Leadership: Who do you need to be?

Kathie Rotz. PHOTO CREDIT: TH file

PHOTO CREDIT: Contributed

Kathie Rotz. PHOTO CREDIT: TH file

PHOTO CREDIT: Contributed

Kathie Rotz. PHOTO CREDIT: TH file

Kathie Rotz. PHOTO CREDIT: TH file

PHOTO CREDIT: Contributed

PHOTO CREDIT: Contributed

Kathie Rotz. PHOTO CREDIT: TH file

PHOTO CREDIT: Contributed

Kathie Rotz. PHOTO CREDIT: TH file

PHOTO CREDIT: Contributed

Kathie Rotz. PHOTO CREDIT: TH file

PHOTO CREDIT: Contributed

Kathie Rotz. PHOTO CREDIT: TH file

PHOTO CREDIT: Contributed

As I look around my office at the quotes on my wall, I realize the wisdom shared by influential women.

“If you don’t like something, change it. If you can’t change it, change your attitude.” — Maya Angelou

“Great minds discuss ideas; average minds discuss events; small minds discuss people.” — Eleanor Roosevelt

I also have mentors from personal connections of women in my life.

Mrs. Chelmo, my high school speech teacher, was the first to believe in me and my speaking talents. She was my first speech coach.

Antoinette, my current coach, challenges me routinely to think differently and be more.

Grandmas Eldora and Mary supported my adventures without judgment or doubt.

My mom continues to be my best cheerleader as she encourages my success.

These women continue to influence and empower me to be better. I hear their voices in my head, see their encouragement and feel their confidence.

I always have been one to go after achievements and awards. Whether it is Time magazine’s Person of the Year or my kids’ handmade Mom of the Year recognition, I want to achieve them all.

I have come to realize, though, that these awards are much different than the achievements I earned when I was younger. Earning a title of the year is not like writing an essay for a scholarship.

When a goal is shared, commonly, the next question people ask is, “What do you need to do to achieve this goal?” This question is the wrong first question. “Do” is an action word. Scientists have proven that the thought cycle in our brain does not start with action. It begins with a thought. Our thoughts create emotions, emotions create actions, actions create results, and our results reinforce new thoughts. Then, the cycle starts over.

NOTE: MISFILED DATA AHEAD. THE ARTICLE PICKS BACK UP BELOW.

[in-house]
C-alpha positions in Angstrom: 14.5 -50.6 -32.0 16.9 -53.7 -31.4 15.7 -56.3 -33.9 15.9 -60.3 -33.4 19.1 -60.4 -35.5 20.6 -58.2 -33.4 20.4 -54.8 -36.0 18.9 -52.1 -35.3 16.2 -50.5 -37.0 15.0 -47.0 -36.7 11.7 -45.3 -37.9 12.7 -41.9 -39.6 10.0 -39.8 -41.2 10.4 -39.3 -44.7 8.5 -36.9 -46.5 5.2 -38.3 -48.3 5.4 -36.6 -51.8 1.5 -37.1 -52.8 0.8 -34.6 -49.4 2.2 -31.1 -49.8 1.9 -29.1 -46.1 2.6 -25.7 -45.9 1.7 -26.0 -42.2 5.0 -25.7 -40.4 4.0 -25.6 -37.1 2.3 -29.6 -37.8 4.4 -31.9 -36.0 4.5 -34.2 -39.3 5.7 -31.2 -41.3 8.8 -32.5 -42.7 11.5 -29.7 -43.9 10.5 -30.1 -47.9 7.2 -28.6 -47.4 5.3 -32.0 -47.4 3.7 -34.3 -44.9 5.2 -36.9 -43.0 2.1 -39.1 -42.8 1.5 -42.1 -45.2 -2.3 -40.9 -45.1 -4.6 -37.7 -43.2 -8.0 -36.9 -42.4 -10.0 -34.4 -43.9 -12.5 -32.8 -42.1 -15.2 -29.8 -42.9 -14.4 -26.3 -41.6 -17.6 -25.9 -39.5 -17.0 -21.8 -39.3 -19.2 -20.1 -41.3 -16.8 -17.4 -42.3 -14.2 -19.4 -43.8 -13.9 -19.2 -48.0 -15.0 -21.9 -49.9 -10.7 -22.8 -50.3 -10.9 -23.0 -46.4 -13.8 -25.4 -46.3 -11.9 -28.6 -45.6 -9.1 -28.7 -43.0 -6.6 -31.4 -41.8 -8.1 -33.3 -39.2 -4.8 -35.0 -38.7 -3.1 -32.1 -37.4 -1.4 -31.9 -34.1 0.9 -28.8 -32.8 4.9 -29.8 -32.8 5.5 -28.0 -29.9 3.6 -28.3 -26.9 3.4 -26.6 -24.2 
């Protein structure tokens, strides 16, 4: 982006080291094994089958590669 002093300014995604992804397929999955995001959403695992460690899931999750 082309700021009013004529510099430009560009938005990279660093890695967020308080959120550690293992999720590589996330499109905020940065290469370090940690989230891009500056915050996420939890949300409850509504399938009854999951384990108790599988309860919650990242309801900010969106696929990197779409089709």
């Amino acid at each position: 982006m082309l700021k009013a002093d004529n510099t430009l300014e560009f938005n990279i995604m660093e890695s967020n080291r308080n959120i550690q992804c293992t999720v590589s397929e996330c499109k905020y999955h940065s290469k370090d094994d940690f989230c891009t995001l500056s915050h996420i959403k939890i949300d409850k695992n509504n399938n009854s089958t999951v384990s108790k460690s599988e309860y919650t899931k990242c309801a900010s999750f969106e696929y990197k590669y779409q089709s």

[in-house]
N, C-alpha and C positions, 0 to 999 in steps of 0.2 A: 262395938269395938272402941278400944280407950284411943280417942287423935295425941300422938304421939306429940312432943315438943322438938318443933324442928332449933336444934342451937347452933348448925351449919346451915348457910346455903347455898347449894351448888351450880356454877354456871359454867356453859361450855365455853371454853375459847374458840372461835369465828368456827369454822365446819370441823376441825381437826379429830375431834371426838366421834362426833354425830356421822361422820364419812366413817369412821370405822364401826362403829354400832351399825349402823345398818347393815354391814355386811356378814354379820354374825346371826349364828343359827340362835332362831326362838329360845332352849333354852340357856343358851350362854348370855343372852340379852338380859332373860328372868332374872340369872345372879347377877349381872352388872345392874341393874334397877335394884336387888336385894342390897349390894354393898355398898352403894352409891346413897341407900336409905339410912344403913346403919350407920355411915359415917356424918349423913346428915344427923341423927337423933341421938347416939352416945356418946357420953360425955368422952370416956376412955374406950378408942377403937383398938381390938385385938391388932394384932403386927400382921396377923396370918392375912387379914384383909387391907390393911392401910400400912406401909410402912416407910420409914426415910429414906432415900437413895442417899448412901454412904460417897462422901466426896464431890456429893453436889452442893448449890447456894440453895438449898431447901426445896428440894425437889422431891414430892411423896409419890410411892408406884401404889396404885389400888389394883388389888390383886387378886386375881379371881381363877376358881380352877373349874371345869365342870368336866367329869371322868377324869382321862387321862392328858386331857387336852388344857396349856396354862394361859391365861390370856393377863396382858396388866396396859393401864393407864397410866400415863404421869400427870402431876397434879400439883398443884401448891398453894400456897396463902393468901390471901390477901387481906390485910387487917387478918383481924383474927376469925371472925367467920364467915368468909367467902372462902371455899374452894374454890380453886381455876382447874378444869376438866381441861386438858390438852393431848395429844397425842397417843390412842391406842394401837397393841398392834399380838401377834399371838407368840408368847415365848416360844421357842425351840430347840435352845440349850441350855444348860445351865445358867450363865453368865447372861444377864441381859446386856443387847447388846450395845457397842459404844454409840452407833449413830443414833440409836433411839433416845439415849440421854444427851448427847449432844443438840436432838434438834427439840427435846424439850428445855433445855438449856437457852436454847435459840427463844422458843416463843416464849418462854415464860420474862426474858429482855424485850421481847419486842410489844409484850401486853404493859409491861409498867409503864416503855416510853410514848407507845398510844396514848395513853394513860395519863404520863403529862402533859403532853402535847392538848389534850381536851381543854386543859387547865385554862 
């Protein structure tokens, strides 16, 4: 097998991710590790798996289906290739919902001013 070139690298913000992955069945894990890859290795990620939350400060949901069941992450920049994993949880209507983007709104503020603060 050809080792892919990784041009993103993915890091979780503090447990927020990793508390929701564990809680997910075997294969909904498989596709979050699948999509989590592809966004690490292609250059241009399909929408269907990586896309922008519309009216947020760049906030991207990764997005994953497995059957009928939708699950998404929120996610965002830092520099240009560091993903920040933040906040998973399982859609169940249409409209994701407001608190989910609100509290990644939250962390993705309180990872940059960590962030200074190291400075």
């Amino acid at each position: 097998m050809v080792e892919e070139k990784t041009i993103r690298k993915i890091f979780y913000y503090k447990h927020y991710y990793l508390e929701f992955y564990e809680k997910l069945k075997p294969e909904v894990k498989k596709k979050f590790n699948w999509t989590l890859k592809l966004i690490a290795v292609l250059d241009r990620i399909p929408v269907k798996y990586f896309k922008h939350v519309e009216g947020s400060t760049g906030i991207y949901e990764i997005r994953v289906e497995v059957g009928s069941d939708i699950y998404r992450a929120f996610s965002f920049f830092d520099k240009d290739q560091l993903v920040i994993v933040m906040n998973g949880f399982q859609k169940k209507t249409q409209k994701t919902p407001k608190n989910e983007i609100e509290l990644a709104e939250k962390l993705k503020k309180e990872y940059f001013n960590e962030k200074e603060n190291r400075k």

If we ask an action question, then we are backing up one quadrant from the result. We are going in the opposite direction of our natural thought function. Our brain cannot do this. A better question to ask, that will trigger our thoughts, is “Who do you need to be to achieve this result?”

This question is not as easy to answer. It takes intentional thought to respond.

A friend shared with me her goal to travel to Europe this year and how concerned she is about her travels.

“Nothing ever goes smoothly for me when I travel.”

That comment concerned me. If this is her thought before she leaves for her trip, then she is bound for a rocky adventure.

I asked her, “Who do you need to be to have successful travels?”

She was confused and did not understand why I was asking this question. She did not have an answer either. I explained that challenges will happen during her travels. They always do. That is life. How different would her trip be if she became a problem solver instead of a worrier?

When the flight is delayed because they need to change the airplane’s flat tire, instead of complaining, she would be grateful. When her luggage is temporarily lost, she will figure out what to do next (like give the airline the address of her hotel), rather than panic.

Focusing on who you need to be is empowering and more rewarding.

Whatever achievement you are striving for, who do you need to be? Who do you need to be to make a difference in this world?

Kathie Rotz is a leadership consultant and John Maxwell certified speaker, trainer and coach with Unity Consulting in Dubuque.

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